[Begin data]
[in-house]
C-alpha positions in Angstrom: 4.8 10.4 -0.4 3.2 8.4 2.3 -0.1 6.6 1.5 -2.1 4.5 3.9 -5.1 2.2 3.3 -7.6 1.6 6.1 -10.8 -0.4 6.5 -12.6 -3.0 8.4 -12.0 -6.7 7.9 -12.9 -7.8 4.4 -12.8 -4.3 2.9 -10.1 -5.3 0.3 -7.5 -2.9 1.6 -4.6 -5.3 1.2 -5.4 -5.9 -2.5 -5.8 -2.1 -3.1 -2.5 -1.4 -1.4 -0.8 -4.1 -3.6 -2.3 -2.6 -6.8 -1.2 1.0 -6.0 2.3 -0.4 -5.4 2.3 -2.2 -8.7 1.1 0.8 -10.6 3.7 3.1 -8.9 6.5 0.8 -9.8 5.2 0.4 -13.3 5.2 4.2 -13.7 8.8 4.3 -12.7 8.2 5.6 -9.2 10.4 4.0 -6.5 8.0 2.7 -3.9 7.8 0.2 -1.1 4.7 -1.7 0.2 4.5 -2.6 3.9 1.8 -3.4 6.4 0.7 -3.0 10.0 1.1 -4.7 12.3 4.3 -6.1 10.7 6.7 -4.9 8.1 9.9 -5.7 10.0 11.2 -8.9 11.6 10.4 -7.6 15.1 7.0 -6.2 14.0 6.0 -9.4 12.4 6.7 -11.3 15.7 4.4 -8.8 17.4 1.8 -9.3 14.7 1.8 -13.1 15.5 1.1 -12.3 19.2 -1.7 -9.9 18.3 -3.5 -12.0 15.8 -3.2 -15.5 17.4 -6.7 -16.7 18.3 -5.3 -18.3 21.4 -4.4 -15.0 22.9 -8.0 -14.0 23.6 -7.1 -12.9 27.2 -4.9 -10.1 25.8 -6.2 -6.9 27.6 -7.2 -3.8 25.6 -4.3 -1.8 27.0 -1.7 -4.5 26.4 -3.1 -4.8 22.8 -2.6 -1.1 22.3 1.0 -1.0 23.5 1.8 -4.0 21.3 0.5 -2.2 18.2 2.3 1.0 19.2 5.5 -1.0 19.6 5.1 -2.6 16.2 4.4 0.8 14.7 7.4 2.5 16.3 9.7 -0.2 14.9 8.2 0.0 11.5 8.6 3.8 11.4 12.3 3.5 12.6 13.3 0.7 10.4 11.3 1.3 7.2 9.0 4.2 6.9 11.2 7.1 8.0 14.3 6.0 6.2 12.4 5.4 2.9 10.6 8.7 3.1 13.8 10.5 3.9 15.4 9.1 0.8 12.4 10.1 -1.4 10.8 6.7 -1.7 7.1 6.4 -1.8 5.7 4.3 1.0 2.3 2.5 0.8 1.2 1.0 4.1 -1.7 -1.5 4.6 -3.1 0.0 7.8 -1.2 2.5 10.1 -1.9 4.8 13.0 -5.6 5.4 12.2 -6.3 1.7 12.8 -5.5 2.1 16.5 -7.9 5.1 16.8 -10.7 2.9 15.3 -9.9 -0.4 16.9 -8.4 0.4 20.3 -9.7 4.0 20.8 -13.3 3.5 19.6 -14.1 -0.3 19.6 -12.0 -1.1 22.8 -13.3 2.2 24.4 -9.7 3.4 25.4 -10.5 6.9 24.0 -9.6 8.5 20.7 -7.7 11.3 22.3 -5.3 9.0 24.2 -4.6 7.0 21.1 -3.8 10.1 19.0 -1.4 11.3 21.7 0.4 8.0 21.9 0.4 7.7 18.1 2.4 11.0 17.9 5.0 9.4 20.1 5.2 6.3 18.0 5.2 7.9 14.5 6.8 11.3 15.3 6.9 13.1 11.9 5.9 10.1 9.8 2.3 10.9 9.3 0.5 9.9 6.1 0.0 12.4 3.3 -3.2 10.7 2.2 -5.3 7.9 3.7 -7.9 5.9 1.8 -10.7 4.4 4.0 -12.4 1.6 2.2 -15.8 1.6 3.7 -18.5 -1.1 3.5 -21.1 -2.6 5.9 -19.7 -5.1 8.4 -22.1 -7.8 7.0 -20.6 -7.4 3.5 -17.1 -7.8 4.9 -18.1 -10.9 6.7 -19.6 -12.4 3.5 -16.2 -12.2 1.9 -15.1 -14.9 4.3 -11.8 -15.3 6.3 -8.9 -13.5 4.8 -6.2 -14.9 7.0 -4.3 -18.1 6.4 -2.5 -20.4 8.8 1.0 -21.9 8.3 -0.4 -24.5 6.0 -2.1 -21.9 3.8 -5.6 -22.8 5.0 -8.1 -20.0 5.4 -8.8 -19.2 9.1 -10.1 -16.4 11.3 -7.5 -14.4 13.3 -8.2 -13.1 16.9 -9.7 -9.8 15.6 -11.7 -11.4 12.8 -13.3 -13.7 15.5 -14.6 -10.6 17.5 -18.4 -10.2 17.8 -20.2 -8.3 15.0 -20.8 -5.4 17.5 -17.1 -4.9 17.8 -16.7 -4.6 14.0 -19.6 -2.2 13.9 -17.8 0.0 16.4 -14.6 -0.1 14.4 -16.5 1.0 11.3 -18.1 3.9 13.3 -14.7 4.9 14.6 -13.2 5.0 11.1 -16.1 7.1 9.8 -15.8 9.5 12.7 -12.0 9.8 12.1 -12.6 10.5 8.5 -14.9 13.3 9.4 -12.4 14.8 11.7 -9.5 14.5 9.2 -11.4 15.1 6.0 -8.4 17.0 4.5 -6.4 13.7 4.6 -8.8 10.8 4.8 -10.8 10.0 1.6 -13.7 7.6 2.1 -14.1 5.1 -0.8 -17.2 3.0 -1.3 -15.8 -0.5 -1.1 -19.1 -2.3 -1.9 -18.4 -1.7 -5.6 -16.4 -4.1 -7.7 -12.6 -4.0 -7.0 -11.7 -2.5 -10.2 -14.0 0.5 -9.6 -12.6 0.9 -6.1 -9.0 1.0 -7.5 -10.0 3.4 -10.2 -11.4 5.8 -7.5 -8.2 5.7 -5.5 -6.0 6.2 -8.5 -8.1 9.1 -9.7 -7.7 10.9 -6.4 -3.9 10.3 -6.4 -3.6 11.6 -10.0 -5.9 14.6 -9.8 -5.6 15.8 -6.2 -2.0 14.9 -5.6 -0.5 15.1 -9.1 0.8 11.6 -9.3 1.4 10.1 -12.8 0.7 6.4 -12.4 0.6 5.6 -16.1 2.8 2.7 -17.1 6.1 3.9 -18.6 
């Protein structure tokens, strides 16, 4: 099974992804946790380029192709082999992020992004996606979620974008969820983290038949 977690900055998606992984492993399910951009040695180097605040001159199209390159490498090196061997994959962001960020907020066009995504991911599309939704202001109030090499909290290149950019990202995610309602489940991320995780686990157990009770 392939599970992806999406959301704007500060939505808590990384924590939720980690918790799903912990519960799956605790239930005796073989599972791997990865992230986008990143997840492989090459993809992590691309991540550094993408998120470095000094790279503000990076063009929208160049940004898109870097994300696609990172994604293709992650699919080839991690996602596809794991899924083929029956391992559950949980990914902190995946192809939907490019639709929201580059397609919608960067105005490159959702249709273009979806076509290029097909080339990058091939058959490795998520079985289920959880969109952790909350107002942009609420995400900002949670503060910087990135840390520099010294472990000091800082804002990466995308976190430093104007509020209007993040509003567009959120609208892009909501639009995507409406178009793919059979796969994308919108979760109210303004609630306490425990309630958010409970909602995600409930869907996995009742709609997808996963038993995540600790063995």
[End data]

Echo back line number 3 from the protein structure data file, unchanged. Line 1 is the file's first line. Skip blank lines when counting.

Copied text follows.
């Protein structure tokens, strides 16, 4: 099974992804946790380029192709082999992020992004996606979620974008969820983290038949 977690900055998606992984492993399910951009040695180097605040001159199209390159490498090196061997994959962001960020907020066009995504991911599309939704202001109030090499909290290149950019990202995610309602489940991320995780686990157990009770 392939599970992806999406959301704007500060939505808590990384924590939720980690918790799903912990519960799956605790239930005796073989599972791997990865992230986008990143997840492989090459993809992590691309991540550094993408998120470095000094790279503000990076063009929208160049940004898109870097994300696609990172994604293709992650699919080839991690996602596809794991899924083929029956391992559950949980990914902190995946192809939907490019639709929201580059397609919608960067105005490159959702249709273009979806076509290029097909080339990058091939058959490795998520079985289920959880969109952790909350107002942009609420995400900002949670503060910087990135840390520099010294472990000091800082804002990466995308976190430093104007509020209007993040509003567009959120609208892009909501639009995507409406178009793919059979796969994308919108979760109210303004609630306490425990309630958010409970909602995600409930869907996995009742709609997808996963038993995540600790063995």